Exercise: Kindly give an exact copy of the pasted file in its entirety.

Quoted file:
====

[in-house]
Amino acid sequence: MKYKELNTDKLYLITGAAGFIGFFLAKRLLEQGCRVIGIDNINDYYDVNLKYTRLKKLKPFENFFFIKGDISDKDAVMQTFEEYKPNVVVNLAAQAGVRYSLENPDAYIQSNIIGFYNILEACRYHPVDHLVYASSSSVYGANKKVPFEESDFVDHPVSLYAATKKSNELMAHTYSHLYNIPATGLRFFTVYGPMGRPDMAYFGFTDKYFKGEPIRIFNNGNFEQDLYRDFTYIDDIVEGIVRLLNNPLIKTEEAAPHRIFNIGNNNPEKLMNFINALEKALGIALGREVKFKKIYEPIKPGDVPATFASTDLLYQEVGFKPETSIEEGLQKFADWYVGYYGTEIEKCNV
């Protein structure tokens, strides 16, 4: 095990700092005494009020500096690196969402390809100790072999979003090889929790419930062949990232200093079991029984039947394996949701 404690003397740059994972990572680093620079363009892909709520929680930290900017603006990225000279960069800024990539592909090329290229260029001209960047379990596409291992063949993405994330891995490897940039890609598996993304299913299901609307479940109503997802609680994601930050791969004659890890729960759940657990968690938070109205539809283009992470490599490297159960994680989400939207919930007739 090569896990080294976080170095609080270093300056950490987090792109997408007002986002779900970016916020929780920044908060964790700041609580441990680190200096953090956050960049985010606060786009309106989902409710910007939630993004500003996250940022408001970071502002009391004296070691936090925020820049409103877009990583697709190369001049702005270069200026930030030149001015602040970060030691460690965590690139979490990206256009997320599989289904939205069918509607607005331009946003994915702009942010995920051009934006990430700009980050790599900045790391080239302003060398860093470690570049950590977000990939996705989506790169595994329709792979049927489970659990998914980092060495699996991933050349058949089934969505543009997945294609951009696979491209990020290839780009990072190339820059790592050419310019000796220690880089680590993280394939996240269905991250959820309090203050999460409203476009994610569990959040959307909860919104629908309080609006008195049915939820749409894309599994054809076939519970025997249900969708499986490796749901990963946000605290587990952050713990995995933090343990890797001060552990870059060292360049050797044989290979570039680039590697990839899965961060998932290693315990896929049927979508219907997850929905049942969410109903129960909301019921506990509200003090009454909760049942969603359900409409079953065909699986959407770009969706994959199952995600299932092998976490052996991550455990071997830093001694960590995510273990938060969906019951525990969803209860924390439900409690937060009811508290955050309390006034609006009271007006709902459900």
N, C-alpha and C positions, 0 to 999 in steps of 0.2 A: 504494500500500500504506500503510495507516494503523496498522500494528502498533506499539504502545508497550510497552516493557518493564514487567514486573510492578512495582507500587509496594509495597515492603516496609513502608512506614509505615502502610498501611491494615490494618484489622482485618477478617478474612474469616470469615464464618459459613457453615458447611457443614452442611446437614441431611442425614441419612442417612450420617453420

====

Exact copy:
[in-house]
Amino acid sequence: MKYKELNTDKLYLITGAAGFIGFFLAKRLLEQGCRVIGIDNINDYYDVNLKYTRLKKLKPFENFFFIKGDISDKDAVMQTFEEYKPNVVVNLAAQAGVRYSLENPDAYIQSNIIGFYNILEACRYHPVDHLVYASSSSVYGANKKVPFEESDFVDHPVSLYAATKKSNELMAHTYSHLYNIPATGLRFFTVYGPMGRPDMAYFGFTDKYFKGEPIRIFNNGNFEQDLYRDFTYIDDIVEGIVRLLNNPLIKTEEAAPHRIFNIGNNNPEKLMNFINALEKALGIALGREVKFKKIYEPIKPGDVPATFASTDLLYQEVGFKPETSIEEGLQKFADWYVGYYGTEIEKCNV
């Protein structure tokens, strides 16, 4: 095990700092005494009020500096690196969402390809100790072999979003090889929790419930062949990232200093079991029984039947394996949701 404690003397740059994972990572680093620079363009892909709520929680930290900017603006990225000279960069800024990539592909090329290229260029001209960047379990596409291992063949993405994330891995490897940039890609598996993304299913299901609307479940109503997802609680994601930050791969004659890890729960759940657990968690938070109205539809283009992470490599490297159960994680989400939207919930007739 090569896990080294976080170095609080270093300056950490987090792109997408007002986002779900970016916020929780920044908060964790700041609580441990680190200096953090956050960049985010606060786009309106989902409710910007939630993004500003996250940022408001970071502002009391004296070691936090925020820049409103877009990583697709190369001049702005270069200026930030030149001015602040970060030691460690965590690139979490990206256009997320599989289904939205069918509607607005331009946003994915702009942010995920051009934006990430700009980050790599900045790391080239302003060398860093470690570049950590977000990939996705989506790169595994329709792979049927489970659990998914980092060495699996991933050349058949089934969505543009997945294609951009696979491209990020290839780009990072190339820059790592050419310019000796220690880089680590993280394939996240269905991250959820309090203050999460409203476009994610569990959040959307909860919104629908309080609006008195049915939820749409894309599994054809076939519970025997249900969708499986490796749901990963946000605290587990952050713990995995933090343990890797001060552990870059060292360049050797044989290979570039680039590697990839899965961060998932290693315990896929049927979508219907997850929905049942969410109903129960909301019921506990509200003090009454909760049942969603359900409409079953065909699986959407770009969706994959199952995600299932092998976490052996991550455990071997830093001694960590995510273990938060969906019951525990969803209860924390439900409690937060009811508290955050309390006034609006009271007006709902459900």
N, C-alpha and C positions, 0 to 999 in steps of 0.2 A: 504494500500500500504506500503510495507516494503523496498522500494528502498533506499539504502545508497550510497552516493557518493564514487567514486573510492578512495582507500587509496594509495597515492603516496609513502608512506614509505615502502610498501611491494615490494618484489622482485618477478617478474612474469616470469615464464618459459613457453615458447611457443614452442611446437614441431611442425614441419612442417612450420617453420